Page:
Rights group Privacy International (PI) is once again drawing attention to popular apps like Yelp and Duolingo sending data to Facebook as soon as they are launched and before users can consent to it.
The group in December called out 21 popular Android apps for sending data to Facebook as soon as the user opens an app, among them Spotify, Skyscanner, Kayak, Yelp, and Duolingo. It also highlighted that two Muslim prayer apps, Qibla Connect and Muslim Pro, displayed the same behavior.
It found the apps automatically send so-called 'events data', such as the fact the app is installed, to Facebook's servers before users can give their consent, which PI argues is required under Europe's GDPR.
The common thread between the apps is they use the Facebook mobile software developer kit (SDK), a popular mobile analytics platform that provides data about how people are using a mobile app so that developers can target ads. 'App Events' is one feature of the Facebook iOS and Android SDK.
In an update today, Privacy International said two-thirds of the 21 reviewed apps no longer contact Facebook when the user opens the app. These include Spotify, Skyscanner and Kayak.
However, it also found some of the apps still displayed the same behavior, including Yelp, Duolingo, the Indeed job search app, the King James Bible app, as well as Qibla Connect and Muslim Pro. It notes that Duolingo has said it would remove the Facebook SDK App Events component from its iOS and Android apps in upcoming releases.
SEE: IT pro's guide to GDPR compliance (free PDF)
The group's concerns are different to those raised in a Wall Street Journal article in February about the Facebook SDK, which highlighted that 11 apps were sending sensitive events data to Facebook, including information about heartbeat rates, blood pressure, menstrual cycles, and pregnancy status.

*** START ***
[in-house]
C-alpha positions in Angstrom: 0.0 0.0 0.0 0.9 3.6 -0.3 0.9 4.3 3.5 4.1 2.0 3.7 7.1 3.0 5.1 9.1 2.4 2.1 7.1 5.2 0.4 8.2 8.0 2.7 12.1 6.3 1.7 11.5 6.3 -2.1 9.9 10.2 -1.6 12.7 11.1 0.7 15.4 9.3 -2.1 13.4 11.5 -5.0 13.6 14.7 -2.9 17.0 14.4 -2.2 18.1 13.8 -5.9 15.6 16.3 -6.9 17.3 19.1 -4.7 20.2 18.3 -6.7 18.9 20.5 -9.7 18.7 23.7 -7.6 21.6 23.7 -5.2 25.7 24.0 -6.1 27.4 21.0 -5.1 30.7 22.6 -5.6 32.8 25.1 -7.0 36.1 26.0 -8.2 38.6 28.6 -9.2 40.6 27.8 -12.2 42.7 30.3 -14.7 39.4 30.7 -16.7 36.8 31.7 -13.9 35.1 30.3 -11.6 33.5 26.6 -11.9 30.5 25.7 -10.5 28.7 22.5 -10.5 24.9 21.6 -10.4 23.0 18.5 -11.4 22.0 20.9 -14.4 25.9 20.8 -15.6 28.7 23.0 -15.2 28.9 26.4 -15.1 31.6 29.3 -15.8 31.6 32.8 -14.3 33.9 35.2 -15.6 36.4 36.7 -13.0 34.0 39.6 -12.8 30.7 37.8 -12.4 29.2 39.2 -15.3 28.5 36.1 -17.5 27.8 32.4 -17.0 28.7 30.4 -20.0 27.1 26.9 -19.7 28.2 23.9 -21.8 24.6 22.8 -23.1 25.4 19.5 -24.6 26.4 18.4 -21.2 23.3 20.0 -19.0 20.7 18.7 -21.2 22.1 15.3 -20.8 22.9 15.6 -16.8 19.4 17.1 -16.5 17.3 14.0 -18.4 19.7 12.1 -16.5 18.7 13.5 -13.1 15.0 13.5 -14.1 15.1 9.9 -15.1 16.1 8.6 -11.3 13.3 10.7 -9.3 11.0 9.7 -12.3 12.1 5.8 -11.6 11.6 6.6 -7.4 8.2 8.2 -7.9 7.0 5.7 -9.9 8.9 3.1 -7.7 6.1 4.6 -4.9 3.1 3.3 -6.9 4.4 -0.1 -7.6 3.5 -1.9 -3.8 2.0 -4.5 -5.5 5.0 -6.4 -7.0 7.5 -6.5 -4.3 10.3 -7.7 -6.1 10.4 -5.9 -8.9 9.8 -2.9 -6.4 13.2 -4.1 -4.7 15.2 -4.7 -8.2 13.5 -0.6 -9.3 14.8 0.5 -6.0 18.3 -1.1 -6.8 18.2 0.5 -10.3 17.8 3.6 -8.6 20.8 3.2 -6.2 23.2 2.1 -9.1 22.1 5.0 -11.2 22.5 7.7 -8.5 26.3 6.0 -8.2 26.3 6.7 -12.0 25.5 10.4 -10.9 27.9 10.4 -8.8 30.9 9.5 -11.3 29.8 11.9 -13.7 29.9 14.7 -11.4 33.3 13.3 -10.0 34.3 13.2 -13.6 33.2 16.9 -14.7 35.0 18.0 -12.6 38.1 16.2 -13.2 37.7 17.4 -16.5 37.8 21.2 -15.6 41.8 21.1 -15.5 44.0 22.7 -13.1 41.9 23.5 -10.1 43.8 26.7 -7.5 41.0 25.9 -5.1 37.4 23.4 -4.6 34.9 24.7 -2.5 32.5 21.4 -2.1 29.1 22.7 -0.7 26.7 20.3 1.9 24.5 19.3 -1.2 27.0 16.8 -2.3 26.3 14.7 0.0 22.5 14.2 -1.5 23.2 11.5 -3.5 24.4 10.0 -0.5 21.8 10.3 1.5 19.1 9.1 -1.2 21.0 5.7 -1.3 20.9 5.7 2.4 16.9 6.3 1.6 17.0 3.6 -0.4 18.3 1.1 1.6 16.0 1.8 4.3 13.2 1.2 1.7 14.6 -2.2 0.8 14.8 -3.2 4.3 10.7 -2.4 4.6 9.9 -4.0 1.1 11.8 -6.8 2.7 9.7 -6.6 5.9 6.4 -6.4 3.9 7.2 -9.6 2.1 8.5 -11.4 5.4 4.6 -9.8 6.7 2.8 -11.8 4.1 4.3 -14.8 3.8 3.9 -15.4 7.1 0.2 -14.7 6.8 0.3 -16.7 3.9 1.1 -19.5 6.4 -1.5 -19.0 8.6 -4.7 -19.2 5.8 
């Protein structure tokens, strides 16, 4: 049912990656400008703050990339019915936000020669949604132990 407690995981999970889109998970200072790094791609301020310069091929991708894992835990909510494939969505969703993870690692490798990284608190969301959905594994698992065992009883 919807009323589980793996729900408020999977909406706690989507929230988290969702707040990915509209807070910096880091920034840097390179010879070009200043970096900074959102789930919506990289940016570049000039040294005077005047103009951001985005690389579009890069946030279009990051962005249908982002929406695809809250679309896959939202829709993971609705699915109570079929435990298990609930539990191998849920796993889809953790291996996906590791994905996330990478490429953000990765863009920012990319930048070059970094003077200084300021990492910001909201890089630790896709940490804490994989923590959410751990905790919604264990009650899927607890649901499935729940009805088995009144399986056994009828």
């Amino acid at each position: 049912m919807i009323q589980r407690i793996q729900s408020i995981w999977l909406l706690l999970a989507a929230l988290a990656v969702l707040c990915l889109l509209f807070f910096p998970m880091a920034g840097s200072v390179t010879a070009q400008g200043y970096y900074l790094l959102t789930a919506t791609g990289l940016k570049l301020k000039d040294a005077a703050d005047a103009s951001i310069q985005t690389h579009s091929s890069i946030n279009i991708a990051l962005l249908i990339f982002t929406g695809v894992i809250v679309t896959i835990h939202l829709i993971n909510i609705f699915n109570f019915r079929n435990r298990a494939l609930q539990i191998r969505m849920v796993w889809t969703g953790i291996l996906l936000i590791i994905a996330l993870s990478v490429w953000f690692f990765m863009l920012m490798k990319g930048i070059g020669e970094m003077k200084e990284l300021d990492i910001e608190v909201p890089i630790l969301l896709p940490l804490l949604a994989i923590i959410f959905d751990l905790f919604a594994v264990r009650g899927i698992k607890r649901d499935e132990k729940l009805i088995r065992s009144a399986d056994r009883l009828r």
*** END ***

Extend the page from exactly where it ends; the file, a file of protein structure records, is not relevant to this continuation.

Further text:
At the time, former Facebook product manager Antonio García Martínez defended the company, pointing out that the Facebook SDK is merely the mobile-app equivalent of Google Analytics and that the events data is not stored in a usable form.
He also argued that developers, rather than Facebook, are responsible for what gets sent to its servers via the SDK.
Privacy International on the other hand is focusing on the issue of consent and the way these apps send data to Facebook before users can give it. The data transmitted to Facebook's servers include 'App installed' and 'SDK Initialized'.
"This data reveals the fact that a user is using a specific app, every single time that user opens an app," it noted in December.
SEE: Cybersecurity in an IoT and mobile world (ZDNet special report) | Download the report as a PDF (TechRepublic)
It's also concerned about what can be told about a person through their use of multiple apps and that apps send data to Facebook with a unique advertising identifier.
"If combined, data from different apps can paint a fine-grained and intimate picture of people's activities, interests, behaviors, and routines, some of which can reveal special-category data, including information about people's health or religion," it explained.
In today's post, Privacy International also highlight a problem for competition, pointing to Facebook's use of the Onavo app to collect intelligence about rivals.
"This is hugely problematic, not just for privacy, but also for competition. The data that apps send to Facebook typically includes information such as the fact that a specific app, such as a Muslim prayer app, was opened or closed. This sounds fairly basic, but it really isn't," the group wrote.
"Since the data is sent with a unique identifier, a user's Google advertising ID, it would be easy to link this data into a profile and paint a fine-grained picture of someone's interests, identities, and daily routines. And since so many apps still send this kind of data to Facebook, this could give the company an extraordinary insight into a large share of the app ecosystem."
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